House Democrats are slamming the incoming GOP majority's priorities for the 118th Congress, labeling it as "extreme MAGA" and out of touch.
"The Extreme MAGA Republicans have apparently learned nothing from their historic underperformance in the midterm elections. Instead of seeking common ground to solve problems for everyday Americans, the new majority is clearly determined to put extreme partisan politics over the people we are all privileged to represent," incoming House Democratic Leader Hakeem Jeffries, of New York, said in a statement Monday.
"House Democrats will continue to fight for lower costs, better-paying jobs and safer communities. On the other hand, House Republicans will quickly move to restrict reproductive freedom and abortion care, while making it easier to cut taxes for the wealthy, well-off and well-connected," he continued.
The GOP rules package sent to members Sunday evening by House Minority Leader Kevin McCarthy, R-Calif., included proposed tax cuts and a new Judiciary subcommittee for investigations into the Biden administration, and prevents congressional staff from unionizing.
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McCarthy's central concession in the rules package would allow any five Republican representatives to force a vote of no confidence in the speaker. He also vowed to end the practice of proxy voting and virtual participation in hearings, requiring lawmakers to be in Washington to participate in hearings and votes.
Previous House rules, put in place by Speaker Nancy Pelosi, required a member of the House leadership from the majority party to initiate a vote to remove the current speaker.
Lawmakers elected to the 118th Congress convene for the first time on Tuesday at noon and are expected to vote on a House speaker in the early afternoon.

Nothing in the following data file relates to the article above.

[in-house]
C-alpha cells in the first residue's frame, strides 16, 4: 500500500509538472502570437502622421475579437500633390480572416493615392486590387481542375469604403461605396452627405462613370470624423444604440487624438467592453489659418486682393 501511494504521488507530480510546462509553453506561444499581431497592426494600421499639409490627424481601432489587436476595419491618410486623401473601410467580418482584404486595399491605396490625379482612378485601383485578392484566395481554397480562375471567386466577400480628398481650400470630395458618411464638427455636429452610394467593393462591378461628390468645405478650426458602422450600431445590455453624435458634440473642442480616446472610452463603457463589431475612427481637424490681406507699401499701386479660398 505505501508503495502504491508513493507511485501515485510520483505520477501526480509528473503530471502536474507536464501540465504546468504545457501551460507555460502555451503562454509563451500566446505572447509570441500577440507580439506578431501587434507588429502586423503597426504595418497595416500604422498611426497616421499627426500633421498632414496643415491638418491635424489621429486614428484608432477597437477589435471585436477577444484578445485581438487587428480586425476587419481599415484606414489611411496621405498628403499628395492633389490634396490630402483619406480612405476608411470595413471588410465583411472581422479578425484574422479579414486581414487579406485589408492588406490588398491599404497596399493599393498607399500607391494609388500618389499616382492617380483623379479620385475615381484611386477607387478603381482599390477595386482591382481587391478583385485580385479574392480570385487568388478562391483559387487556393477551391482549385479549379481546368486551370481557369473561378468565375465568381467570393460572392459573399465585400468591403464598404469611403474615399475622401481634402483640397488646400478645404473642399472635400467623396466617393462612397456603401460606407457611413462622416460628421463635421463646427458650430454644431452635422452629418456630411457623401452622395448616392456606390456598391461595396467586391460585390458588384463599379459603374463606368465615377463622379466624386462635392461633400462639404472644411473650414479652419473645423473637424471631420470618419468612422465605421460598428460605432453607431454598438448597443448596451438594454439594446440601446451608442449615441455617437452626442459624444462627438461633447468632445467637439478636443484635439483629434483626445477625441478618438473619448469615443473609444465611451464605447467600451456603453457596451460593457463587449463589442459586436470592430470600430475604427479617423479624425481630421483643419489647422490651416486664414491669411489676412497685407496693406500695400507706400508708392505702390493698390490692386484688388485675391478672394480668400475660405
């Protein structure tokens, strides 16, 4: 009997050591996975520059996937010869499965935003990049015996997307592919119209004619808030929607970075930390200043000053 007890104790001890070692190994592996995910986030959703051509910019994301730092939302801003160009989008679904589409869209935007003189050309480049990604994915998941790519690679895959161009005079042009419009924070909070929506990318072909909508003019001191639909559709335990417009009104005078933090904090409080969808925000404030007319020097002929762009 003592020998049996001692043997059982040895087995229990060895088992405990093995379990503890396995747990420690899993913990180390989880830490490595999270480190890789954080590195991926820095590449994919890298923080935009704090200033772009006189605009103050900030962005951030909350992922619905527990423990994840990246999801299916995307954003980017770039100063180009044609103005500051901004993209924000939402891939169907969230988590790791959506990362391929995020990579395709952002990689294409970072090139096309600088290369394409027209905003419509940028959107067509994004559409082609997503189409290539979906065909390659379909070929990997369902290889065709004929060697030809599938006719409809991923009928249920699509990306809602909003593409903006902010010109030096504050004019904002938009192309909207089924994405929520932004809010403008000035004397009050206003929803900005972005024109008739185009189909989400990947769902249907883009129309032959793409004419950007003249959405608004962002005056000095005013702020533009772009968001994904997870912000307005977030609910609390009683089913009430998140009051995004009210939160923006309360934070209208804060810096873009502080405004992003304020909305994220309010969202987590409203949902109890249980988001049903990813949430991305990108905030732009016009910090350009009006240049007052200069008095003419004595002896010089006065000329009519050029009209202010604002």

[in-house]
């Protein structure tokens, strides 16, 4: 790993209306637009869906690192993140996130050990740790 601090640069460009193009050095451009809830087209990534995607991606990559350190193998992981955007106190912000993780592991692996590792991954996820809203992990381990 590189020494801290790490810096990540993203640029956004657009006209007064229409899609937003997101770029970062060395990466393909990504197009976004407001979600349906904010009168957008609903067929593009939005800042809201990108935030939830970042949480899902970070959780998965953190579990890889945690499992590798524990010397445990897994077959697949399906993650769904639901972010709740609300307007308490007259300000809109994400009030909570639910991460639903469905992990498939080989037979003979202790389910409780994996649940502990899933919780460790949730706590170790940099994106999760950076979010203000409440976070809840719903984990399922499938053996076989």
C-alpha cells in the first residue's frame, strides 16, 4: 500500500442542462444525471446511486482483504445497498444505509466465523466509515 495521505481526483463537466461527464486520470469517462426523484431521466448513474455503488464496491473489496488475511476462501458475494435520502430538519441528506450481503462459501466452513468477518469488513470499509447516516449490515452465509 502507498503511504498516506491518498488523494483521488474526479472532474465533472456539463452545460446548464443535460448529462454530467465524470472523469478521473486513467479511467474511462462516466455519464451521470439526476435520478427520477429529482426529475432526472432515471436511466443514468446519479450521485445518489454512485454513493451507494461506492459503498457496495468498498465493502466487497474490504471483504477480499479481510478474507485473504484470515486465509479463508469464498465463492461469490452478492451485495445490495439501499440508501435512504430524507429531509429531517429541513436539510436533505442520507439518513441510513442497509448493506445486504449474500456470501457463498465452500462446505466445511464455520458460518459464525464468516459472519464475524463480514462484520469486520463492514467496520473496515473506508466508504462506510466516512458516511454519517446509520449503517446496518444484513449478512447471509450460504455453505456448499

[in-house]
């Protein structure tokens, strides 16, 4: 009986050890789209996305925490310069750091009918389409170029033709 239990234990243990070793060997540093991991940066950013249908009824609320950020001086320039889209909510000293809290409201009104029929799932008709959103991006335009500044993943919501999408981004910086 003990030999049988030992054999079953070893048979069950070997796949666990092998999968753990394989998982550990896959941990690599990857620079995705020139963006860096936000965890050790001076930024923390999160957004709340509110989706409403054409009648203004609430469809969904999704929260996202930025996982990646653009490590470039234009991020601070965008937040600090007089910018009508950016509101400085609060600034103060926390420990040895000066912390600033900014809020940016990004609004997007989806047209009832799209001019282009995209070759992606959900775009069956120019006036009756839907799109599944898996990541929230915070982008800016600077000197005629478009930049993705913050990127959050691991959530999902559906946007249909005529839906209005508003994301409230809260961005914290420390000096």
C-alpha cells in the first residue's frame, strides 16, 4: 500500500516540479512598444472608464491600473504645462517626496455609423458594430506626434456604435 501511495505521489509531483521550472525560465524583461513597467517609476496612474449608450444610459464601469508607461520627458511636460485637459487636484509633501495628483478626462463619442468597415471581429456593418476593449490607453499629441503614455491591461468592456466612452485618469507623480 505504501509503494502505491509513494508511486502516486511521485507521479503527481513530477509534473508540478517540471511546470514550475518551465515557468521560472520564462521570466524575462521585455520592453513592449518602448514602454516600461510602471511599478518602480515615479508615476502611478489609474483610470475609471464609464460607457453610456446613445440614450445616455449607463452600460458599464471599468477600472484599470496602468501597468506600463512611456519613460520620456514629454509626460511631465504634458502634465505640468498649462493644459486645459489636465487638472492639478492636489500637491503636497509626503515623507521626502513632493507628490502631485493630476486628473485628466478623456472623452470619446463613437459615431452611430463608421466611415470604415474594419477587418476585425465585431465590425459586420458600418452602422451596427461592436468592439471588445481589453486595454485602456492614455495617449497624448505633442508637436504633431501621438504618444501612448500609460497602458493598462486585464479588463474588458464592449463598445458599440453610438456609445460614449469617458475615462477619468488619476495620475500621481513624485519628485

It’s far from certain that McCarthy will become speaker due to opposition from some hard-line conservatives. If the entire House of Representatives is present for the speaker vote, McCarthy will need 218 votes. Republicans will seat 222 lawmakers, so McCarthy can leave only four GOP minds unchanged.
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Rep. James McGovern, D-Mass., accused Republicans of caving to "the most extreme" of their caucus members.
"Regrettably, I am very disappointed by the proposed rules package put forward by the incoming Republican majority," he said.
"Instead of building on Democrats’ work to create a more accommodating Congress, Republican leaders have once again caved to the most extreme members of their own caucus: allowing the far-right to hold the incoming Speaker hostage; attempting to end Congressional staff unionization; reinstating CUTGO so they can more easily cut taxes on billionaire corporations while slashing the social safety net; giving committee chairs unbalanced discretion over which witnesses can and cannot testify; rejecting commonsense pandemic safety procedures like remote voting by proxy; and reinstating the Holman rule so they can target civil servants they disagree with," McGovern, the top Democrat on the Committee on Rules, said.
The Holman rule allows amendments to bills that cut specific federal agencies and even target specific federal employees to reduce their salaries.
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Jeffries added: "In addition, Republican leadership will empower the extremists in their conference to grind the work of the House to a halt, while targeting civil servants to settle political scores on behalf of the twice-impeached former President. House Republicans will end our bipartisan committee to address the climate crisis while making it easier for big oil companies to pollute our environment without consequence."
"It is disappointing, but not surprising, that House Republicans have put forward a rules package that undermines mainstream values and furthers an extreme agenda," Jeffries continued. "House Democrats stand ready to work on a bipartisan basis to tackle the pressing issues facing everyday Americans. Hopefully, we will find willing partners on the other side of the aisle."
Fox News' Tyler Olson contributed to this report.